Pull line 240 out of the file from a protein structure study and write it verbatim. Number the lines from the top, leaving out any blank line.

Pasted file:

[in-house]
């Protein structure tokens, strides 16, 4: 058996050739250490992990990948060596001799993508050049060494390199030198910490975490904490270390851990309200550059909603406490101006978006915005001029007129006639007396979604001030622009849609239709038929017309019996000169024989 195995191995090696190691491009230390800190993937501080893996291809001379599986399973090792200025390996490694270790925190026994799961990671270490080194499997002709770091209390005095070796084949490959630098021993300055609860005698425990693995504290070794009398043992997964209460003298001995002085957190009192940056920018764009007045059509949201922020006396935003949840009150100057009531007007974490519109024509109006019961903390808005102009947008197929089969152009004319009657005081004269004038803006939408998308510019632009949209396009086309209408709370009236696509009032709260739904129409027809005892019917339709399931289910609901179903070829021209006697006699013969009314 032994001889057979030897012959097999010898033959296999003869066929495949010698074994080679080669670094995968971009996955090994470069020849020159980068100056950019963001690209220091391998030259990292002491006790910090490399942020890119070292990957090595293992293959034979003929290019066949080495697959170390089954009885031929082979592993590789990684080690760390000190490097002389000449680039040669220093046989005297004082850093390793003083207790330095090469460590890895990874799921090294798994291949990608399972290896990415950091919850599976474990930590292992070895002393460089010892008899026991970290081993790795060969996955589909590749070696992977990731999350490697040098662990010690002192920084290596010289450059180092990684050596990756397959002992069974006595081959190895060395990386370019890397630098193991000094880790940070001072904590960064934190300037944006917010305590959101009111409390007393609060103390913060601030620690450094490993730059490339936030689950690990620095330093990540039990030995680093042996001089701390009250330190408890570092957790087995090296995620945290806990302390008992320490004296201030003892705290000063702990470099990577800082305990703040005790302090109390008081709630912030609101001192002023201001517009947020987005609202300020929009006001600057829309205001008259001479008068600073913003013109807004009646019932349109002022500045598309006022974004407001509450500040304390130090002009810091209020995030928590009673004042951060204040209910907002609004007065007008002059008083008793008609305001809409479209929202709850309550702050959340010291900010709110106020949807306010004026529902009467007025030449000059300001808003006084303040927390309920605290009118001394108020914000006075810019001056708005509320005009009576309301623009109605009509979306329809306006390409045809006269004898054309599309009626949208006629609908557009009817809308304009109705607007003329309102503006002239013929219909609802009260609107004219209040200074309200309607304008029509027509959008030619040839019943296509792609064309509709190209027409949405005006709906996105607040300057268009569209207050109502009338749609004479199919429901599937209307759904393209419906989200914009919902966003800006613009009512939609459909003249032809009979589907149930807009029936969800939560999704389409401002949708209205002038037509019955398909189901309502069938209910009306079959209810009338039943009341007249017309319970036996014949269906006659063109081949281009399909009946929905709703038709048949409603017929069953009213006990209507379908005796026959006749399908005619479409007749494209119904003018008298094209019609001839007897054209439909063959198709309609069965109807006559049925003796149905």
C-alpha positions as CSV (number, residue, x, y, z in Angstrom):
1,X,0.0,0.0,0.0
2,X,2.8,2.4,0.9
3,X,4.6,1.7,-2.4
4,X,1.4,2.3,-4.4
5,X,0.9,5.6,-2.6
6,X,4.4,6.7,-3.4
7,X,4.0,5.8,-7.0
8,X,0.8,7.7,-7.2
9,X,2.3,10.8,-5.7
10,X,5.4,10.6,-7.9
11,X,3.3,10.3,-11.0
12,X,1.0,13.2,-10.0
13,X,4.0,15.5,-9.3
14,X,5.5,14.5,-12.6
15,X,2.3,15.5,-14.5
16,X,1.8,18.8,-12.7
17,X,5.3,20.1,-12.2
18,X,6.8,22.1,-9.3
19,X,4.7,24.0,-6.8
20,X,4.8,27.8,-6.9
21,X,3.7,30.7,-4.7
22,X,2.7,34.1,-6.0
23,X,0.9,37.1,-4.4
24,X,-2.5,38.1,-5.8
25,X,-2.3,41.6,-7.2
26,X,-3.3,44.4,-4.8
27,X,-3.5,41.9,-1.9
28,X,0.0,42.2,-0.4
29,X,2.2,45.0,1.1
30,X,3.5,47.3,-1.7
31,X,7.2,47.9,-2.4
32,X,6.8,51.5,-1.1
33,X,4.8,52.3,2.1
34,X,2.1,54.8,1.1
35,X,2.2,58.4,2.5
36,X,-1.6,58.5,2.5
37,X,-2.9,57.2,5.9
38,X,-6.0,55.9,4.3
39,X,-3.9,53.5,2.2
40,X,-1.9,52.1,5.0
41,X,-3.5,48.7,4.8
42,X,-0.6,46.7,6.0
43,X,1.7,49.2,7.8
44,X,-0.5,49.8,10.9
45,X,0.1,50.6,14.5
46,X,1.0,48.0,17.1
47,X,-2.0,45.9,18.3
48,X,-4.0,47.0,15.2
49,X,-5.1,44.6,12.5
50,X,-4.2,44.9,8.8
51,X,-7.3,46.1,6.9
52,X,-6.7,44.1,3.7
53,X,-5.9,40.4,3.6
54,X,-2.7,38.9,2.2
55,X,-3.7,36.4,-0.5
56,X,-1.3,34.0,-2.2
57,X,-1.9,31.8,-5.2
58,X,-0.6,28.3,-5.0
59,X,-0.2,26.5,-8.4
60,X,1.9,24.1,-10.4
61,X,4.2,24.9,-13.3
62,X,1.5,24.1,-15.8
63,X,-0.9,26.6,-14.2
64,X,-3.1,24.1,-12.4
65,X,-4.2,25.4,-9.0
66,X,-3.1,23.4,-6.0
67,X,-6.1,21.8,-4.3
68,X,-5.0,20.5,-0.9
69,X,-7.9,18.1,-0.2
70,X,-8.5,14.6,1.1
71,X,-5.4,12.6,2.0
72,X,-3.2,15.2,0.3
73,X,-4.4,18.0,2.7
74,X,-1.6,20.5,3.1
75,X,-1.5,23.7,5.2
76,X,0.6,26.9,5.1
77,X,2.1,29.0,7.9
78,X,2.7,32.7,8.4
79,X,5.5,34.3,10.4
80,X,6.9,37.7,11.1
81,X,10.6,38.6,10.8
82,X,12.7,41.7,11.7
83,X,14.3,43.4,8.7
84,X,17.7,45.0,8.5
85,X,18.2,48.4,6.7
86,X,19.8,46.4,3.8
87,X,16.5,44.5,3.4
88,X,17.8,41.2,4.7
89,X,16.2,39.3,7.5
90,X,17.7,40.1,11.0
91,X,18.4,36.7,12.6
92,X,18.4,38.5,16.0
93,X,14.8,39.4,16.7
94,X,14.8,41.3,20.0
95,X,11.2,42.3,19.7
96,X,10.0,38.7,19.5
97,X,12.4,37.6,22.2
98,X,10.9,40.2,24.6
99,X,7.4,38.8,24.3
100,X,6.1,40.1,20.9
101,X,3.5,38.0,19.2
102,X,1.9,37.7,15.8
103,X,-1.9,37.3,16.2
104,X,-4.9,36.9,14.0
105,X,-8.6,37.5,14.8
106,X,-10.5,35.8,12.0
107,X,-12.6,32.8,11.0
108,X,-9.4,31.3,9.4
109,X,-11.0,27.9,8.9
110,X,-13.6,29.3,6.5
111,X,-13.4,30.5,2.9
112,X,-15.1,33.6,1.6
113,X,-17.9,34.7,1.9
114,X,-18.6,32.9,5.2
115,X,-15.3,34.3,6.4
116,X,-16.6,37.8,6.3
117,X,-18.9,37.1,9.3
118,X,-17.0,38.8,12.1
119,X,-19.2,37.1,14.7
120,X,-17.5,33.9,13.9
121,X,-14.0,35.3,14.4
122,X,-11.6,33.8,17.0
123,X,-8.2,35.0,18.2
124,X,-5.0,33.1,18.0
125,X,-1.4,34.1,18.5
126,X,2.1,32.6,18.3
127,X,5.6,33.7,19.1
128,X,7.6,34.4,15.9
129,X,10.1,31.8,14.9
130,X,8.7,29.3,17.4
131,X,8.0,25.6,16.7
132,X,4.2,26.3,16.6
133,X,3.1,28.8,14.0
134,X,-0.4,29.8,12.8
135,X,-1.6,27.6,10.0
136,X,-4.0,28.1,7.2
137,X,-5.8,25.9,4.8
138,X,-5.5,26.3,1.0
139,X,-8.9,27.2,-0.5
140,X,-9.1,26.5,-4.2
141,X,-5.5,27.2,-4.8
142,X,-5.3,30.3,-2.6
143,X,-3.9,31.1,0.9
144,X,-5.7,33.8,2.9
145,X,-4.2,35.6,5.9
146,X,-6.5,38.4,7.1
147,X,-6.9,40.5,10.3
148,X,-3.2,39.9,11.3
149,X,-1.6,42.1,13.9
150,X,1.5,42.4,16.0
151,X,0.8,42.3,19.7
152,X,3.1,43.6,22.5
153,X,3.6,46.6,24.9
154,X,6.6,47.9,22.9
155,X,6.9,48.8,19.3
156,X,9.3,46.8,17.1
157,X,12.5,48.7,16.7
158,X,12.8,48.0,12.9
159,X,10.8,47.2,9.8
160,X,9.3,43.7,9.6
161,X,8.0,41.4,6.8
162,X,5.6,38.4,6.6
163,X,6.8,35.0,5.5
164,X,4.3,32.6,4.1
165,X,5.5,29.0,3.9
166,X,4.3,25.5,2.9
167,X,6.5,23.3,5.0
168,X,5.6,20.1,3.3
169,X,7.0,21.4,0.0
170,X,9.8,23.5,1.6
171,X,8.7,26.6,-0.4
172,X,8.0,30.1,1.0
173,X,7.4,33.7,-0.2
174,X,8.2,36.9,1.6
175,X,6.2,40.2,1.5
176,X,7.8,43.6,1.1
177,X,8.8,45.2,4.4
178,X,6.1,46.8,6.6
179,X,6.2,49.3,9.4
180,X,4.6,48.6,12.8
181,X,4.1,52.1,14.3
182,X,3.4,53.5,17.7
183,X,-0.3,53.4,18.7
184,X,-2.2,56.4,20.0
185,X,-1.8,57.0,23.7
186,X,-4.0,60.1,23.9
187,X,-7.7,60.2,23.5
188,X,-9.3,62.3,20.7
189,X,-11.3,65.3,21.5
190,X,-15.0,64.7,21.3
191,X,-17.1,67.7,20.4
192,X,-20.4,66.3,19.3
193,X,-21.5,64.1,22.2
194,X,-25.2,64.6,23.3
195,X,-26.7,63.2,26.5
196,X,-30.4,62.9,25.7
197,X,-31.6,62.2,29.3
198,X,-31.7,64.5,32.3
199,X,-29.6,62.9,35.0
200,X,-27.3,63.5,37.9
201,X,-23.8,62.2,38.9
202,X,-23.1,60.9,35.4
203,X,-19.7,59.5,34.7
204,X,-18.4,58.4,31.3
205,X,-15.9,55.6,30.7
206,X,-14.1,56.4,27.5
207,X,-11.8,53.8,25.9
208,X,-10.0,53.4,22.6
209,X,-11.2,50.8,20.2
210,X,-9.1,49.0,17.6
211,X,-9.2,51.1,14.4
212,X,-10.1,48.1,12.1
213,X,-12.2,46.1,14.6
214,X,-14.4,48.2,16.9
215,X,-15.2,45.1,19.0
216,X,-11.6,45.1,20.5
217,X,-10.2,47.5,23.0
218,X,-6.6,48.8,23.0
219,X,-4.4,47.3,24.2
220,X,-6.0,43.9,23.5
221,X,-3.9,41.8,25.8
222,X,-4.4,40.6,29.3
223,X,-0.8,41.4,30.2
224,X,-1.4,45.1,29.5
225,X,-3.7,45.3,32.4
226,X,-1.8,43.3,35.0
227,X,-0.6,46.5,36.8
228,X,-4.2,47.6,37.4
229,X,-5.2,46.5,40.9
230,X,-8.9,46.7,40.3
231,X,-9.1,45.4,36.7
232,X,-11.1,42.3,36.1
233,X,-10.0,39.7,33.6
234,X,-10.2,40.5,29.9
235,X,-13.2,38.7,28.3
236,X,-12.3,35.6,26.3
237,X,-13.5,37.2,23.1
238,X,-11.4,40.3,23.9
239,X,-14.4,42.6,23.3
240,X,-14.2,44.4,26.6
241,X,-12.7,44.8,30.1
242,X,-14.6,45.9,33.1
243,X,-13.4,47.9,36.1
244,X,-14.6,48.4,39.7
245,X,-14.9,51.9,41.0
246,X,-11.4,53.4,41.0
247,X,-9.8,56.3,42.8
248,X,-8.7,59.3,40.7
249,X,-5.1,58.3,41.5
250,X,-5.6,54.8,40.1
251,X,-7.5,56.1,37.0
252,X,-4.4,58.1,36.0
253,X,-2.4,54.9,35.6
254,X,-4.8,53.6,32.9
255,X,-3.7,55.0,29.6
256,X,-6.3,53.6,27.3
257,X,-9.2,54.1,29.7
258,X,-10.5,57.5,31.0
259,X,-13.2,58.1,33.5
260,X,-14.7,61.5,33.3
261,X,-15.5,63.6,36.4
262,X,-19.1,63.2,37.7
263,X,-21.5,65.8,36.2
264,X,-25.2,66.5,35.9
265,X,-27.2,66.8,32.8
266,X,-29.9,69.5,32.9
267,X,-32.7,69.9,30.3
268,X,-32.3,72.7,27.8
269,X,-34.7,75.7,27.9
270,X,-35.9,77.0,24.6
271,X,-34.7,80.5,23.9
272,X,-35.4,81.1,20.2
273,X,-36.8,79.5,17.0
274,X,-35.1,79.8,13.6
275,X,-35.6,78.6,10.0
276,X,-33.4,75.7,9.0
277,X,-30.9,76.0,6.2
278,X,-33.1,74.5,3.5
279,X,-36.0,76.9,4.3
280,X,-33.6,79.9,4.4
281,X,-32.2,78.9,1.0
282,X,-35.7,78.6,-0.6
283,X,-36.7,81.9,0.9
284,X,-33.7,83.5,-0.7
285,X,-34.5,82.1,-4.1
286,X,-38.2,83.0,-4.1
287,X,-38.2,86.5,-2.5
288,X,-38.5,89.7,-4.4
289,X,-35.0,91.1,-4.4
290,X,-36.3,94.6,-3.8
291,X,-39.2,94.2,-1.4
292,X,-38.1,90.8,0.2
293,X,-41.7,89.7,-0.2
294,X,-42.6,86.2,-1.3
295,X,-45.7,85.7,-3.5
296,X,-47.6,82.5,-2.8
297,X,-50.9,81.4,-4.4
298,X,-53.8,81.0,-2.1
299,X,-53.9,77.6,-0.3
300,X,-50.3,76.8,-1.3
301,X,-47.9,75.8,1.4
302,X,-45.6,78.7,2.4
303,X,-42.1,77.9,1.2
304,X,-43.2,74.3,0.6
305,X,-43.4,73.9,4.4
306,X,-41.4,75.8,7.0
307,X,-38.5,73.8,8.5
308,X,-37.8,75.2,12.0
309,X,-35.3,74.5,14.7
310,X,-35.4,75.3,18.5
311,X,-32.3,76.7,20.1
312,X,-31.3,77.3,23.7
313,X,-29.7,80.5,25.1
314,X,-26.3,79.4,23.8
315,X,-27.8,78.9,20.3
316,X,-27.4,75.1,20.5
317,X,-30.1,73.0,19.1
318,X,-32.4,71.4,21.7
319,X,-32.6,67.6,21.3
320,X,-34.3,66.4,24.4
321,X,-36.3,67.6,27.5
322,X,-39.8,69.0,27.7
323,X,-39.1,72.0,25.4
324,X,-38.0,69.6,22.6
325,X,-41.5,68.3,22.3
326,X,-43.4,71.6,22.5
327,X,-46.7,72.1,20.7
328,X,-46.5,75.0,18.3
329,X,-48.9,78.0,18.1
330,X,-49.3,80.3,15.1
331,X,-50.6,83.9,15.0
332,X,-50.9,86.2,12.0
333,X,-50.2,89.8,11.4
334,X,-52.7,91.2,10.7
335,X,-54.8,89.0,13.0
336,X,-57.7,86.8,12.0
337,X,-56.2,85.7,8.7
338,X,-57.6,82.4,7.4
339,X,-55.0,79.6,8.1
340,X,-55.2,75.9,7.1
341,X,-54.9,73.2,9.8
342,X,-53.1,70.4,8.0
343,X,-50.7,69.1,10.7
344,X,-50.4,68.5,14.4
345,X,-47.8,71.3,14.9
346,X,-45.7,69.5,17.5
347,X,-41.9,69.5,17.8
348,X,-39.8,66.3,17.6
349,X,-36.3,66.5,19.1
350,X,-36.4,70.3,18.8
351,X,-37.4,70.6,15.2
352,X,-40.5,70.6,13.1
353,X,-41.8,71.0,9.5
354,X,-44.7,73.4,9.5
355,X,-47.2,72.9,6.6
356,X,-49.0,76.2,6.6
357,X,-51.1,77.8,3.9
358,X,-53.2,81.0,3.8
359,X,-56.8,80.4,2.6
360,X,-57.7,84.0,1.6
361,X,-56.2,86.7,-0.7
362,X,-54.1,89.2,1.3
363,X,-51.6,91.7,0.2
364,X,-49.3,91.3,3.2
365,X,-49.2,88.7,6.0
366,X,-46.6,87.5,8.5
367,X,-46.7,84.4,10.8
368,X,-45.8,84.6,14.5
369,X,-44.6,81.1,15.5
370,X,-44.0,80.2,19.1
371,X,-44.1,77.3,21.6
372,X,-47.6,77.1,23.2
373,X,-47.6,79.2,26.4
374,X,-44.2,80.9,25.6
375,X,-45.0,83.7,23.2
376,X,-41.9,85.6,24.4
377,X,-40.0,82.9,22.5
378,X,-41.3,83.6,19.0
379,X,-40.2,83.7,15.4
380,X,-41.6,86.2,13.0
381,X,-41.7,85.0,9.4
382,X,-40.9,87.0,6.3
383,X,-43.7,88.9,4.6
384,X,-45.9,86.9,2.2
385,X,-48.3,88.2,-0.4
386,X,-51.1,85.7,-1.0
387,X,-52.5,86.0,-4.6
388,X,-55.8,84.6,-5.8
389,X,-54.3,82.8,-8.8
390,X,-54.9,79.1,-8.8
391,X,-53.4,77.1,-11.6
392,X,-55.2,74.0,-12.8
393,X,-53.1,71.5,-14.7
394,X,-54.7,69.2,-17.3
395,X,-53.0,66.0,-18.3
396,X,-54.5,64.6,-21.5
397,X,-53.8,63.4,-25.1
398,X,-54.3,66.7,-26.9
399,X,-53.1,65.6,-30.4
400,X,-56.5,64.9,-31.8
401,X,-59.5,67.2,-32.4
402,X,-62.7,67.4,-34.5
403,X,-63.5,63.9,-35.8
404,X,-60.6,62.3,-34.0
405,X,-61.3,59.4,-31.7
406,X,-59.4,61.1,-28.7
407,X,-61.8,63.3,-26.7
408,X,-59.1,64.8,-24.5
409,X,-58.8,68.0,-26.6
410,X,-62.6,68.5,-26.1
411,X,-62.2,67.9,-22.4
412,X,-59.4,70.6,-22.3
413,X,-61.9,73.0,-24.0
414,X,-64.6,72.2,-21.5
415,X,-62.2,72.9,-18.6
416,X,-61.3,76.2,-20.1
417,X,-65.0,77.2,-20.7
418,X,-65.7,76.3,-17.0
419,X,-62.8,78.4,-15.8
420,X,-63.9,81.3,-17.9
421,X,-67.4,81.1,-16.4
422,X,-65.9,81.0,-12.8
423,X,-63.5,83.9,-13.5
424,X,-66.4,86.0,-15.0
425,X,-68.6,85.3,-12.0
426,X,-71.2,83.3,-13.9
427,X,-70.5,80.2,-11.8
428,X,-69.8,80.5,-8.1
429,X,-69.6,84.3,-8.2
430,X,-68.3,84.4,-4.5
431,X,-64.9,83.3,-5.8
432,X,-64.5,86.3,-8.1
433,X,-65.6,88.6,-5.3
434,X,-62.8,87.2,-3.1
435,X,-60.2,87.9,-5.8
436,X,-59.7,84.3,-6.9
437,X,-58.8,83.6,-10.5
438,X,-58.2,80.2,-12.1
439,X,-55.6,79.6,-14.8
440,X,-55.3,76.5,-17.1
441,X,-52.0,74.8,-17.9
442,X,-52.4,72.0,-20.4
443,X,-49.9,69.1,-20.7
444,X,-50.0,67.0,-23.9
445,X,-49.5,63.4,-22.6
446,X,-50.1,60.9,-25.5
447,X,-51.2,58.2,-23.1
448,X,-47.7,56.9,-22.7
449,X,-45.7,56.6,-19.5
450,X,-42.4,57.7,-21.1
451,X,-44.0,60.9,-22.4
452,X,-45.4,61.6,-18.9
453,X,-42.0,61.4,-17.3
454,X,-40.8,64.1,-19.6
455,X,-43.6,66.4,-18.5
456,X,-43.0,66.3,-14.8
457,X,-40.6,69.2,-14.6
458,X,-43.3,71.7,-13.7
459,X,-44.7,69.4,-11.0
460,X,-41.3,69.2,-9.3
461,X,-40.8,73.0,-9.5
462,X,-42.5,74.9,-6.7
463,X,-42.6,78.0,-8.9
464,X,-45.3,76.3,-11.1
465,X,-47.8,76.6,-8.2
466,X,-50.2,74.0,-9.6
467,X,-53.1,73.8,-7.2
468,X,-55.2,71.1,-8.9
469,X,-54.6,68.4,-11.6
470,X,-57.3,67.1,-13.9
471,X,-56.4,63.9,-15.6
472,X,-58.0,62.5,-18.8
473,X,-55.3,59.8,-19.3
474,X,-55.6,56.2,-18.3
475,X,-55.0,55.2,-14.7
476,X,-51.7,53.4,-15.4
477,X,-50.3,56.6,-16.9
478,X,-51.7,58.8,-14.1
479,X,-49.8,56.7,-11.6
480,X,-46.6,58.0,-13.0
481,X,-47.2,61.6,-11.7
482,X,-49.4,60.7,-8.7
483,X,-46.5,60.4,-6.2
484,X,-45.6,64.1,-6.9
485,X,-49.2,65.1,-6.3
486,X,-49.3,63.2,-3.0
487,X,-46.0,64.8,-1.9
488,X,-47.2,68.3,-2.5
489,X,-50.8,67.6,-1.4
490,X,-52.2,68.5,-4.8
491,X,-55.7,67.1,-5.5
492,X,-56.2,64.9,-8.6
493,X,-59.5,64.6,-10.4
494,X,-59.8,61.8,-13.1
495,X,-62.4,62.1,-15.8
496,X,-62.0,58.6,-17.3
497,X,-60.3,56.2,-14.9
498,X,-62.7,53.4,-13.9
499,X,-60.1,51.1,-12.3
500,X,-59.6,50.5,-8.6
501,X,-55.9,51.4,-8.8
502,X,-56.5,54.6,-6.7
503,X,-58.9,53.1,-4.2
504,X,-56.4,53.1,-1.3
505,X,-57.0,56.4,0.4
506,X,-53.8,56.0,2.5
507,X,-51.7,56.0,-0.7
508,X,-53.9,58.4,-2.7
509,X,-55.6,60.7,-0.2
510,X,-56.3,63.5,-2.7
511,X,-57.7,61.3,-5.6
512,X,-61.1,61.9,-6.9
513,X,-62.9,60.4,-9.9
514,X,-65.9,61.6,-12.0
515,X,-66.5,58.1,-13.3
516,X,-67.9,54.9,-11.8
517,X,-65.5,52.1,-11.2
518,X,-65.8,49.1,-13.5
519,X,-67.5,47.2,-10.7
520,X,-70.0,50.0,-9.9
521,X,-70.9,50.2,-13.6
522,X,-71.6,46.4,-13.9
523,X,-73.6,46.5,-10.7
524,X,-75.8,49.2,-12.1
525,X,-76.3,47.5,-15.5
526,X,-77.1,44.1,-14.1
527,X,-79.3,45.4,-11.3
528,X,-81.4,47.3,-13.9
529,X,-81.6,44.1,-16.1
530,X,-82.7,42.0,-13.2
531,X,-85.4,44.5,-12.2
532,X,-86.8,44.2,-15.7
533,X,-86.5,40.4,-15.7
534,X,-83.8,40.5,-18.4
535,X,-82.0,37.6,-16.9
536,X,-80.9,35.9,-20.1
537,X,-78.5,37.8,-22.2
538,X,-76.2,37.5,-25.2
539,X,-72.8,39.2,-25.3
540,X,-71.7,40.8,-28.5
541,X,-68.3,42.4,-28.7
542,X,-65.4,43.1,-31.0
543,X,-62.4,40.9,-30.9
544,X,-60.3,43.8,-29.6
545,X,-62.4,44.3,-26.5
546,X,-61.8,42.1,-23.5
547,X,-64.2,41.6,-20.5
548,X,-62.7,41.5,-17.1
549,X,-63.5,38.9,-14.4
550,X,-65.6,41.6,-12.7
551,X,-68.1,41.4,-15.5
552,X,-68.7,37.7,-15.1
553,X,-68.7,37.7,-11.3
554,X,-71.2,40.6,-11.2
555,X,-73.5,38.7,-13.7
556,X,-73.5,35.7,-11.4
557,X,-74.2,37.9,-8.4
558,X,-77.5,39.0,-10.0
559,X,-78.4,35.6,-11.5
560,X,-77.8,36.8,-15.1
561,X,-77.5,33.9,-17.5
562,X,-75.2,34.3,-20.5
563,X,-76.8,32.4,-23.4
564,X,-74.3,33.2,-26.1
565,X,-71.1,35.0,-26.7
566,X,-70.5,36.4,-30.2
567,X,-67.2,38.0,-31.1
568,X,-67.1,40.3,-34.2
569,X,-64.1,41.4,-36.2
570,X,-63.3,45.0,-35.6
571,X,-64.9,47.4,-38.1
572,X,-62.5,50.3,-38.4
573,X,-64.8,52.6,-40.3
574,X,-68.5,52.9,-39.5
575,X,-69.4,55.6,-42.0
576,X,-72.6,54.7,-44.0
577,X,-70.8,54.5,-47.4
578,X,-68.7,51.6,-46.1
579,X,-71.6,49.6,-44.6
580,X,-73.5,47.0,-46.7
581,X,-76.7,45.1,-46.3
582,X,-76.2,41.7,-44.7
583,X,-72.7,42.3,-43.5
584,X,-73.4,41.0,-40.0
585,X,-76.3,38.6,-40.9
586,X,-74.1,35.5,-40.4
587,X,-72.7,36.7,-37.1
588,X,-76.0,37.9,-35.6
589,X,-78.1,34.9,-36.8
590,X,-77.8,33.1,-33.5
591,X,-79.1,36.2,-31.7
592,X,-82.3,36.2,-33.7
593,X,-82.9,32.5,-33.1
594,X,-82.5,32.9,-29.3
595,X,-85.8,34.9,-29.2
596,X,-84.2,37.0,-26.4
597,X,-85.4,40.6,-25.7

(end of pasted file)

237,X,-13.5,37.2,23.1